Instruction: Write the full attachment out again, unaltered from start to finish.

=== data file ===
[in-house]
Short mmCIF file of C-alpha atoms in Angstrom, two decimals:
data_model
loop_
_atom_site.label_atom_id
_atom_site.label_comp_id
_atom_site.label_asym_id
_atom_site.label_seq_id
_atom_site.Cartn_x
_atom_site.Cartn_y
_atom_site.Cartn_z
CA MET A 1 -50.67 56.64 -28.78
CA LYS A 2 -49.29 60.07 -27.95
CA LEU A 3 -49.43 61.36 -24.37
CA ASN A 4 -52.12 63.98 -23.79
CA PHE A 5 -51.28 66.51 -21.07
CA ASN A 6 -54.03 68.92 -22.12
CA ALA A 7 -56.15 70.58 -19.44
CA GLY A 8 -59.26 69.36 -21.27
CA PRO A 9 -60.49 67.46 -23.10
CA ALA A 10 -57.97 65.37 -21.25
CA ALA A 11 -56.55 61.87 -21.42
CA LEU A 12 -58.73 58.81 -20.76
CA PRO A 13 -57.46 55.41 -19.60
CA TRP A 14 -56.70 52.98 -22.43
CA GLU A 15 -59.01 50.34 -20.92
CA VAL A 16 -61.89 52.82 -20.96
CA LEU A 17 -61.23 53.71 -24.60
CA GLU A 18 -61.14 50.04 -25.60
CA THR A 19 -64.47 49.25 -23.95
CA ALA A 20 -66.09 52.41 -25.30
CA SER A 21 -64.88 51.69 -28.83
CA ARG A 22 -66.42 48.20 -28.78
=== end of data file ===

[in-house]
Short mmCIF file of C-alpha atoms in Angstrom, two decimals:
data_model
loop_
_atom_site.label_atom_id
_atom_site.label_comp_id
_atom_site.label_asym_id
_atom_site.label_seq_id
_atom_site.Cartn_x
_atom_site.Cartn_y
_atom_site.Cartn_z
CA MET A 1 -50.67 56.64 -28.78
CA LYS A 2 -49.29 60.07 -27.95
CA LEU A 3 -49.43 61.36 -24.37
CA ASN A 4 -52.12 63.98 -23.79
CA PHE A 5 -51.28 66.51 -21.07
CA ASN A 6 -54.03 68.92 -22.12
CA ALA A 7 -56.15 70.58 -19.44
CA GLY A 8 -59.26 69.36 -21.27
CA PRO A 9 -60.49 67.46 -23.10
CA ALA A 10 -57.97 65.37 -21.25
CA ALA A 11 -56.55 61.87 -21.42
CA LEU A 12 -58.73 58.81 -20.76
CA PRO A 13 -57.46 55.41 -19.60
CA TRP A 14 -56.70 52.98 -22.43
CA GLU A 15 -59.01 50.34 -20.92
CA VAL A 16 -61.89 52.82 -20.96
CA LEU A 17 -61.23 53.71 -24.60
CA GLU A 18 -61.14 50.04 -25.60
CA THR A 19 -64.47 49.25 -23.95
CA ALA A 20 -66.09 52.41 -25.30
CA SER A 21 -64.88 51.69 -28.83
CA ARG A 22 -66.42 48.20 -28.78